Adolf Hitler, the commander of the Third Reich, determined to make Germany the strongest power in Europe. In order to do so, Hitler must unite all German ethnic groups, deploy aggressive policies and defeat communism. These actions all would defy the Treaty of Versailles; Thus, Hitler’s desire ultimately led to the outbreak of the Second World War. The Treaty of Versailles neither appeased nor obliterated Germany. Instead, it placed a “war guilt” blame on Germany, which prevented a long-lasting peace and enraged the German people.
Furthermore, Germany was held responsible for the war and therefore had to pay reparations for all d... ... middle of paper ... ...ism is determined to make that authoritarianism absolute, all-surpassing, consolidating the state as the new steel-like instrument of power.” The German people tolerated these actions because they felt that Hitler and the Nazi party would bring Germany out of economic ruin and back to the forefront of European affairs. Nazi doctrine of militarism, expansionism, and ultra-nationalism appealed to the attitudes and beliefs inherent in the conscience of the German people at the time. The German people felt that with the Nazis in control they could overcome the problems caused by the Treaty of Versailles. Nazi militarism would restore the armed forces to their greatest capability. Nazi mobilization would create employment and new economic opportunities.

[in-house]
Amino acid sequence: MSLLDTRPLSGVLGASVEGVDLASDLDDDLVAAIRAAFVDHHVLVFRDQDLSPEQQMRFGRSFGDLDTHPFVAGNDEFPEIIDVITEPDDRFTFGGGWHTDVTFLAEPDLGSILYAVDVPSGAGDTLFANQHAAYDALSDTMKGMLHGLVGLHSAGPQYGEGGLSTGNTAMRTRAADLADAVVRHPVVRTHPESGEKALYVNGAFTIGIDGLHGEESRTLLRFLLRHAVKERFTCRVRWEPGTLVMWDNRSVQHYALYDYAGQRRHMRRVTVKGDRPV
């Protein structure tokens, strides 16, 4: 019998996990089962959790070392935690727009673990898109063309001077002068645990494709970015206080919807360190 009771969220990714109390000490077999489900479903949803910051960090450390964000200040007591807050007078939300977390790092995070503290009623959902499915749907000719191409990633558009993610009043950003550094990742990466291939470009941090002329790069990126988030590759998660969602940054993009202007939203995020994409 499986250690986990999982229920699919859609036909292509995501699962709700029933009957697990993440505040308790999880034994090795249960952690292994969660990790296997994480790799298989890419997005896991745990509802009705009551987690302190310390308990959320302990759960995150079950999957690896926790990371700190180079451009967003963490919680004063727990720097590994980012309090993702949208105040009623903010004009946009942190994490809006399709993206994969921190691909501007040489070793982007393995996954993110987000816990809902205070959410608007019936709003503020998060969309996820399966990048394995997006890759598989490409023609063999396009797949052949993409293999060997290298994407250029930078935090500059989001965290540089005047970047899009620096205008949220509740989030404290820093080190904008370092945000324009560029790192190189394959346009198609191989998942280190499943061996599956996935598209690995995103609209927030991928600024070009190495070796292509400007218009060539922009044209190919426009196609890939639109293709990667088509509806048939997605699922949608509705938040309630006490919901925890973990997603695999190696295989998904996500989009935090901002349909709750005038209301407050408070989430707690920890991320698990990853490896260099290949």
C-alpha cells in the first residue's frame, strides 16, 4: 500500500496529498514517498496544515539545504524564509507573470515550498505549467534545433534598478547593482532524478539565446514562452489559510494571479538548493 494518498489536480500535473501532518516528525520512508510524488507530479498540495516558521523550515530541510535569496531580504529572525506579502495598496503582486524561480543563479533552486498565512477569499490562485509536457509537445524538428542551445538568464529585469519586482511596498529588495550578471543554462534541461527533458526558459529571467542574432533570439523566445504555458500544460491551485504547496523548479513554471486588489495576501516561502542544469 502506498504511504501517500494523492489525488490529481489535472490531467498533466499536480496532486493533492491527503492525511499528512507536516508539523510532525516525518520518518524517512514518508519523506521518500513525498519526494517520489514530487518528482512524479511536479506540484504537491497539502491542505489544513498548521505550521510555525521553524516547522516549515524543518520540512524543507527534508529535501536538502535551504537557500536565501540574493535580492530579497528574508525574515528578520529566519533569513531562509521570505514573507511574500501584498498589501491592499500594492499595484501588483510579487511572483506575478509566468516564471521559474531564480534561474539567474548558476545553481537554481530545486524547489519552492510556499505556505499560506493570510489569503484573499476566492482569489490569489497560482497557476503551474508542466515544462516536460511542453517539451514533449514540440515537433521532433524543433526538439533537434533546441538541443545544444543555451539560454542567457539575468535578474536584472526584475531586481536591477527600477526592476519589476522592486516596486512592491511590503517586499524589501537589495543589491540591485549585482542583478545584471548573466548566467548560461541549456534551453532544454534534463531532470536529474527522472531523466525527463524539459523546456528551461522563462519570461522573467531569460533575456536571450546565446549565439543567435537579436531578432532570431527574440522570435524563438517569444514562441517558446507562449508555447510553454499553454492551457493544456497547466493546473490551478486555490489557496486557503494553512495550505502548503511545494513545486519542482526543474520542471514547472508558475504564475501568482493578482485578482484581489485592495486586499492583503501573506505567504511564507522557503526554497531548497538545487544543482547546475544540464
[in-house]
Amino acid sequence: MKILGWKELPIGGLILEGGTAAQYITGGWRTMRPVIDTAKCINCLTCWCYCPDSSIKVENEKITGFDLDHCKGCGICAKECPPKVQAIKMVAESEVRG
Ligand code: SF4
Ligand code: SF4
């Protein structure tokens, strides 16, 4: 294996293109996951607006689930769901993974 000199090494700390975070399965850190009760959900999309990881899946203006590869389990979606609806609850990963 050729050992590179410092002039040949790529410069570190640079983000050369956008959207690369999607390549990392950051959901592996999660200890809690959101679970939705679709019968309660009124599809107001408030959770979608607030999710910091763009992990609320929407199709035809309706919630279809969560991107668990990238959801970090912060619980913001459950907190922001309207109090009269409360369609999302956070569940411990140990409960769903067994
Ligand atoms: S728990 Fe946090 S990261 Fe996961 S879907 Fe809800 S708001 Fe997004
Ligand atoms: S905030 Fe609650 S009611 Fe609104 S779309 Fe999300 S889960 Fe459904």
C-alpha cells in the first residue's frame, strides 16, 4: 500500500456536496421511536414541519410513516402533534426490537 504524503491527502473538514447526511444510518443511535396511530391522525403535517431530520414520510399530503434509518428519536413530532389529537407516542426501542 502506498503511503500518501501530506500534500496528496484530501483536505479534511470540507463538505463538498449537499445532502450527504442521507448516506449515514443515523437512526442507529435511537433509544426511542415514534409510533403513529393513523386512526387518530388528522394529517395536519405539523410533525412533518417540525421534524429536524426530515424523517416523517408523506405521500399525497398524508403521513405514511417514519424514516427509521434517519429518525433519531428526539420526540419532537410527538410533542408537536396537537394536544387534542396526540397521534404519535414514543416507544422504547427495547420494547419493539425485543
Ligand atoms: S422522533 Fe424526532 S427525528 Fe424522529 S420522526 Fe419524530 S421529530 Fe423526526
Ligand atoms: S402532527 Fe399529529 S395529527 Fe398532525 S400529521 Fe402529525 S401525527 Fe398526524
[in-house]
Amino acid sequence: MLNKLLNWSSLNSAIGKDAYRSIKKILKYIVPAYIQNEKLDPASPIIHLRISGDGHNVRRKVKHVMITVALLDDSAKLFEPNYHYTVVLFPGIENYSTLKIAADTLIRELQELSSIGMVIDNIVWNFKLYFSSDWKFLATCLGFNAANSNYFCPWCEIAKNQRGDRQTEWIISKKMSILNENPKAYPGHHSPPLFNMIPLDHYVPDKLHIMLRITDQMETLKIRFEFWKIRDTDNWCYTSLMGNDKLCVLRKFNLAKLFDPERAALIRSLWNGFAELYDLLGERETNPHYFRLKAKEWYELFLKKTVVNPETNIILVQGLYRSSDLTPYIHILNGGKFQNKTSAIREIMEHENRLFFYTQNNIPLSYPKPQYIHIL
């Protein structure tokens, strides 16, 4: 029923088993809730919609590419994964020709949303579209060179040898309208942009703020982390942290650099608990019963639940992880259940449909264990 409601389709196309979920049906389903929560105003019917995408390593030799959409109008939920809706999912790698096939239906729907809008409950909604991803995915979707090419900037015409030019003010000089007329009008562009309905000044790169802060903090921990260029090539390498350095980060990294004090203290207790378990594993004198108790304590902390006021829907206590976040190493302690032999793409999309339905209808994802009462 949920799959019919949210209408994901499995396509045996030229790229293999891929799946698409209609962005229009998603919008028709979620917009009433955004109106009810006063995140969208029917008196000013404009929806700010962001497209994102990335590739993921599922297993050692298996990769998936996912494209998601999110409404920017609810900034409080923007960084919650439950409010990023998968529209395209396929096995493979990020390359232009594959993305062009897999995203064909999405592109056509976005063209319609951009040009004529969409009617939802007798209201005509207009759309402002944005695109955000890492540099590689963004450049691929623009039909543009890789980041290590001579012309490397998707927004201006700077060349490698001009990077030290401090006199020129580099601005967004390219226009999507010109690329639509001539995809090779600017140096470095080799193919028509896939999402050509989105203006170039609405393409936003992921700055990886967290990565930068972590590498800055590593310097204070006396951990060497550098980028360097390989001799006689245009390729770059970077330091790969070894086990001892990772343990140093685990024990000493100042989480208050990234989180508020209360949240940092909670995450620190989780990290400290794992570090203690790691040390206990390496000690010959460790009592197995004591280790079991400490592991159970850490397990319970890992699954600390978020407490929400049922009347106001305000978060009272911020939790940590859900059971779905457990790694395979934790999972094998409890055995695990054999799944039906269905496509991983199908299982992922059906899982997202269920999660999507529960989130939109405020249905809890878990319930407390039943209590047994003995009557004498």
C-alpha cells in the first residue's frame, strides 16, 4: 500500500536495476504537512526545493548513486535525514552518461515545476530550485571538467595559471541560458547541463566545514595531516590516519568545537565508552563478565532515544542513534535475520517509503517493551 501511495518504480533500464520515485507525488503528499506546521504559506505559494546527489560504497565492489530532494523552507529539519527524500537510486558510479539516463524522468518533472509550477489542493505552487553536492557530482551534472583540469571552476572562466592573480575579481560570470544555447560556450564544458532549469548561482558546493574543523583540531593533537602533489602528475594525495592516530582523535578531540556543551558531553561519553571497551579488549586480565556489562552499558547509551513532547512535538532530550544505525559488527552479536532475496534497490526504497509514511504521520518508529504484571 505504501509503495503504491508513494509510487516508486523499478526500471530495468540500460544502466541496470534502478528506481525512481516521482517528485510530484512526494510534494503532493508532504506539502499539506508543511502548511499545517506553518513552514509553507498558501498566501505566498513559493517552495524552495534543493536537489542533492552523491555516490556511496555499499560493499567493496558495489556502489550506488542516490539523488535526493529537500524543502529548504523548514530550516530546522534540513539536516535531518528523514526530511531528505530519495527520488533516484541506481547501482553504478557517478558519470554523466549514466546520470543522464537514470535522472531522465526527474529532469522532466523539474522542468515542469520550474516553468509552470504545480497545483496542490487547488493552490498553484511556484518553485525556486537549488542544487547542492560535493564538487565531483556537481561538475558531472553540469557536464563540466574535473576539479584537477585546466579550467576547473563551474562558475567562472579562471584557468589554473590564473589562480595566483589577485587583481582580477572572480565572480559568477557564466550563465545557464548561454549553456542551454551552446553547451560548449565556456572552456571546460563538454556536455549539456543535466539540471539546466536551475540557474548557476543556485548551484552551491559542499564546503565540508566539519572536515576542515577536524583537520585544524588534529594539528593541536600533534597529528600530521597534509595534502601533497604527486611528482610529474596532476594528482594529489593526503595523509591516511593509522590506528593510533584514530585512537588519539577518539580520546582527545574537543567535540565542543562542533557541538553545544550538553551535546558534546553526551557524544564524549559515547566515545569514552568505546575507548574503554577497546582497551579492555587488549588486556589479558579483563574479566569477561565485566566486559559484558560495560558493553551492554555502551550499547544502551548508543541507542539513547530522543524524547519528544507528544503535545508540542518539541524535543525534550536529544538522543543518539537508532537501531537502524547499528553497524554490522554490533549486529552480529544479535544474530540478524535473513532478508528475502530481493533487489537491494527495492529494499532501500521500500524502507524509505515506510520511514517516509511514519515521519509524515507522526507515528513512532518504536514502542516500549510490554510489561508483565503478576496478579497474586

World War II As totalitarian sates emerged into power, the United States got involved with World War II to help control these groups and to promote democracy in the European theatre of the world. The party with the most power at the time was the Nazi Party, led by Adolf Hitler. This socialist party was led by a powerful dictator who broke away from the League of Nations and began to conquer vast amounts of territory at a fast rate. The United States wanted to leave foreign affairs alone in fear of another world war. The United States could not avoid the fact Hitler was taking over Europe and help was needed.
Another reason that had a significant impact was the belief of fascists that their nations were superior to all other people. “Fascism was the governing ideology of Ge... ... middle of paper ... ...l minor roles that resulted in World War Two becoming inevitable, despite the measures that were set in place to avoid this. Some of the reasons were: The Treaty of Versailles, The rise of Japan as a world power, the rise of fascism in Italy and Germany, and The League of Nations. These are all significant reasons that contribute towards the inevitability of the war, although the most important of all being: The rise of Adolf Hitler. Hitler caused the war to be inevitable by his beliefs, mind-set and most of all his actions.
Hitler exploited such problems by acting as a saviour. He said he would return Germany to a powerful nation. There was also unrest in Munich at the time, and with such incidents as the Munich Putsch involving the Nazi Party and Hitler, people found out about the Nazi's. With Freikorps and Marxists fighting each other, extreme conditions became a breeding ground for extremist and violent politics, hence the emergence of the Nazi party. Hitler also realised that democracy was failing and locked into this by creating a preference of order over freedom policy, he made it clear that Germany needed a leader, a dictator.